Summer is settling in at last upon the hills and dales of Julian, bringing with it the toasty smell of sun-dried grass and the cool, vanilla-like fragrance of Jeffrey pines. Bicycling is a good way to appreciate the sensory feast of our local mountains -- and summer isn't bad, especially if you take advantage of early sunrises or late sunsets. Sunday mornings and weekday evenings (say, from 6 to 8) are great times for avoiding the midday heat and much of the local and tourist traffic.
Several back roads around Julian offer superb cycling opportunities, provided you have a low set of gears to negotiate occasional steep grades. Arrowed on the accompanying map is a figure-8 pavement tour of about 18 miles, but you can certainly improvise with extensions or abbreviations.
Park off Highway 78/79 in the tiny community of Wynola and cycle east on Wynola Road. This excessively sinuous country road rises gradually through oak and pine forests, punctuated by all too many pine snags, the casualties of the recent string of drought years. The lay of the roadway recalls early road-building techniques that emphasized gentle grades and hardly any disturbance of the natural contours of the land.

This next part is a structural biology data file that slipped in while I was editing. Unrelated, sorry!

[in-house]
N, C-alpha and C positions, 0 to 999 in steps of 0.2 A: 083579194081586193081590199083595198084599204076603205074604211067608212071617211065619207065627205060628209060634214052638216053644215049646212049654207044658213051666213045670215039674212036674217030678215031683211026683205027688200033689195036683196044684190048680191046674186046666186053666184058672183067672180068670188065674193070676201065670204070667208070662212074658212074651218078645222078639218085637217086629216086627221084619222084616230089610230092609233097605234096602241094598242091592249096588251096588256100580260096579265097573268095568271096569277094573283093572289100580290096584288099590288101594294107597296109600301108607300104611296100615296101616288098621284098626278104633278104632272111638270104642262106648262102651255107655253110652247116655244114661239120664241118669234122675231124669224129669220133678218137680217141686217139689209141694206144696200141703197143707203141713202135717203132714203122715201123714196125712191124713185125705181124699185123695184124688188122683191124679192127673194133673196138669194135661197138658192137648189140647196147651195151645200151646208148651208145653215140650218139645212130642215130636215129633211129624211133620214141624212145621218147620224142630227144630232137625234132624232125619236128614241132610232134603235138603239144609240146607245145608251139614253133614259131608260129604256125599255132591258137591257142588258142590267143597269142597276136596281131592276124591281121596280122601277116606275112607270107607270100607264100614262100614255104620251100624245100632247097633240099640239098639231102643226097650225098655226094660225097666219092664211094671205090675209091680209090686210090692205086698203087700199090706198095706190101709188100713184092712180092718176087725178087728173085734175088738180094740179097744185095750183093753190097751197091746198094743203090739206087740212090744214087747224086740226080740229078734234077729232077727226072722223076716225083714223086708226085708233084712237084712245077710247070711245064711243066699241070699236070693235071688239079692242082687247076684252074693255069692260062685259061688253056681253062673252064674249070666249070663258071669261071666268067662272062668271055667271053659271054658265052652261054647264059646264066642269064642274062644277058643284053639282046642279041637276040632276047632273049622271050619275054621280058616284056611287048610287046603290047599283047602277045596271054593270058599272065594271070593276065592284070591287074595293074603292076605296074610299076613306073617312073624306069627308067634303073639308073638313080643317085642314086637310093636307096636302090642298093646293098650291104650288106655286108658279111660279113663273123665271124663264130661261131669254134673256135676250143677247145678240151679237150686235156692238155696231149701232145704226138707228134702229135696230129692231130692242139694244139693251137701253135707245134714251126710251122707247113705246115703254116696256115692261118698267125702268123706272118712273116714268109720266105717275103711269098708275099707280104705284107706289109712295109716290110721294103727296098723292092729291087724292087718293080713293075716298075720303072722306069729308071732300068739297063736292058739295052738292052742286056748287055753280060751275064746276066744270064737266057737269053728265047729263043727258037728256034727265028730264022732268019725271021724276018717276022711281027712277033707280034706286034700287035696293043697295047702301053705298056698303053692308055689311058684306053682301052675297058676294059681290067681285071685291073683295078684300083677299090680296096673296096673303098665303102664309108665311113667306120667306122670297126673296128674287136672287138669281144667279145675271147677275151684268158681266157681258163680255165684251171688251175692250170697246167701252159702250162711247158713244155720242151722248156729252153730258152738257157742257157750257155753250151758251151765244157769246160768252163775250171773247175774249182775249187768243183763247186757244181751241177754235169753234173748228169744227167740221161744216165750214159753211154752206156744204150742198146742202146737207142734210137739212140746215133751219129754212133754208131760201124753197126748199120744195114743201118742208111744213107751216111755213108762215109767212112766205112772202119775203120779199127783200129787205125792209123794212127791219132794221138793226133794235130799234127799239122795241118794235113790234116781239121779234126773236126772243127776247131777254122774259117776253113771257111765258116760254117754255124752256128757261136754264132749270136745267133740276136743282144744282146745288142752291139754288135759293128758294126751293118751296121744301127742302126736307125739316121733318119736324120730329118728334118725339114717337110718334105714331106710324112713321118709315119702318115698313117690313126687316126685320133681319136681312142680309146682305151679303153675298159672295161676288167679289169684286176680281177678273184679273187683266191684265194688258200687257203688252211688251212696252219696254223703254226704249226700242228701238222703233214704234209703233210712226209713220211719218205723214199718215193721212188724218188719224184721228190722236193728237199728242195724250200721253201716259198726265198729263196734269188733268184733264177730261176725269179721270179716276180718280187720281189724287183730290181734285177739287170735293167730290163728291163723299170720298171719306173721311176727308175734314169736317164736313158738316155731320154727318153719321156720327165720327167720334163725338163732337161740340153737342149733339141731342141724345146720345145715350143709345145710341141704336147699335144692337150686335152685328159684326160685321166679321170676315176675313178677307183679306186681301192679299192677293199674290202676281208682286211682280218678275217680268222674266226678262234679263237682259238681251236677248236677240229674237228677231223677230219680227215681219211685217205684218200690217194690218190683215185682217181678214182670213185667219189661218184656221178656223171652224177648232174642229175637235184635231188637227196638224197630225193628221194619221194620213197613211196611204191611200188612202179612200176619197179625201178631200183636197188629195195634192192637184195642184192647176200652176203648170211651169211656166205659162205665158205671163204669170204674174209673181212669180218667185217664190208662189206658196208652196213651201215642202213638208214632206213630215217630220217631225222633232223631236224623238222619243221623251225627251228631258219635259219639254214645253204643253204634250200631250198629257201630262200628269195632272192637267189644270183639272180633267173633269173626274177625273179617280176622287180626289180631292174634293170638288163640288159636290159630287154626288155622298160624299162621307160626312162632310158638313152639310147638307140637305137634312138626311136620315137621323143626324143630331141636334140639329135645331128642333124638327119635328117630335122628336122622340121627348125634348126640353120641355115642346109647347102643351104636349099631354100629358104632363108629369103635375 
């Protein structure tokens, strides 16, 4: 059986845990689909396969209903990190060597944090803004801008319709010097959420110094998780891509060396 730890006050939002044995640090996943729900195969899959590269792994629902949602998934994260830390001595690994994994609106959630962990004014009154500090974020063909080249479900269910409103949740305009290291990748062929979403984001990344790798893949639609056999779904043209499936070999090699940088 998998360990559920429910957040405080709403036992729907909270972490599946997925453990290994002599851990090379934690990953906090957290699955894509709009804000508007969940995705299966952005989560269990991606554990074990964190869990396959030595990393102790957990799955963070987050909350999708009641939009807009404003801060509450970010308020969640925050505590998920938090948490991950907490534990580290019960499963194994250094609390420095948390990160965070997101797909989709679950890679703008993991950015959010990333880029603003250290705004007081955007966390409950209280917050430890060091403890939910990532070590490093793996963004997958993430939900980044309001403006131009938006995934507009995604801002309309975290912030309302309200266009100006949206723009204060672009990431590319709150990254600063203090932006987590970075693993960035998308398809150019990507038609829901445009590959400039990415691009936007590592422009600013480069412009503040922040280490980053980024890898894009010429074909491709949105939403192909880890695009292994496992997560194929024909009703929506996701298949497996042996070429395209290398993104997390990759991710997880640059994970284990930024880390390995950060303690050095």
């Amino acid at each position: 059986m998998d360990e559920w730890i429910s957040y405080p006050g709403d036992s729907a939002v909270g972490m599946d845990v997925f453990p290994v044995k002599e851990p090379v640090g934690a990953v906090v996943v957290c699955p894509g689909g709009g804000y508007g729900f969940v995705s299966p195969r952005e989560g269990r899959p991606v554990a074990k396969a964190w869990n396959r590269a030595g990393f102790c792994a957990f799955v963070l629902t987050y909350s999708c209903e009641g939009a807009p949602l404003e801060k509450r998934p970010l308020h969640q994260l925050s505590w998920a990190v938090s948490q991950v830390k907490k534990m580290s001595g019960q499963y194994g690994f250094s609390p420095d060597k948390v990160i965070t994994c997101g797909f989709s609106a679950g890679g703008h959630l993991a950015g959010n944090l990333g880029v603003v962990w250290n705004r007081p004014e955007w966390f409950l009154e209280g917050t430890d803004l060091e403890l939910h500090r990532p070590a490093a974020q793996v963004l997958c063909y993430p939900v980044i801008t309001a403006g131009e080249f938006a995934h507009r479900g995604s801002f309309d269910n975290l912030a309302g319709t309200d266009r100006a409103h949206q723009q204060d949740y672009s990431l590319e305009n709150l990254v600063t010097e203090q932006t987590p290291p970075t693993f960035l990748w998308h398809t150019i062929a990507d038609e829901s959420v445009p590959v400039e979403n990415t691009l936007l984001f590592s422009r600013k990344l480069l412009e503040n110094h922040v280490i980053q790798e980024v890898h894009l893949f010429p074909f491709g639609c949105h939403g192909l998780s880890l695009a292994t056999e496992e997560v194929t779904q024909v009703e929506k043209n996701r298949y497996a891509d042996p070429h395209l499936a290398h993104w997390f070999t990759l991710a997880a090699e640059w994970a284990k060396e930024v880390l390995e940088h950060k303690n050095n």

After three miles, turn right on Farmer Road and begin struggling over a sharp summit toward Julian. When near the top, look back at the tidy rows of apple trees spread below the imposing wall of the Volcan Mountains. When you reach Julian, skirt the crowds by hanging a right at Highway 78/79. Coast a mile down to Pine Hills Road and turn left.
Now glide through some of the finer rural scenery in the county. As you pass Eagle Peak Road on the right, consider extending your tour by way of a circuitous exploration of the Pine Hills community via paved and partly unpaved roads (it's best if you have a detailed street map of that area). Our main route, however, continues south to Frisius Drive, the gateway to the magnificent William Heise County Park. You can tank up on water there and tool around a bit through the park's shady camping areas.
Return to Highway 78/79 by way of Deer Lake Park Road. On the way, notice the fine specimens of red-barked manzanita. Manzanita berries (manzanita is Spanish for "little apple") might be thought of as Julian's original apples. They're marginally edible when reddish ripe.
The final stretch down the highway to your starting point at Wynola is almost entirely downhill.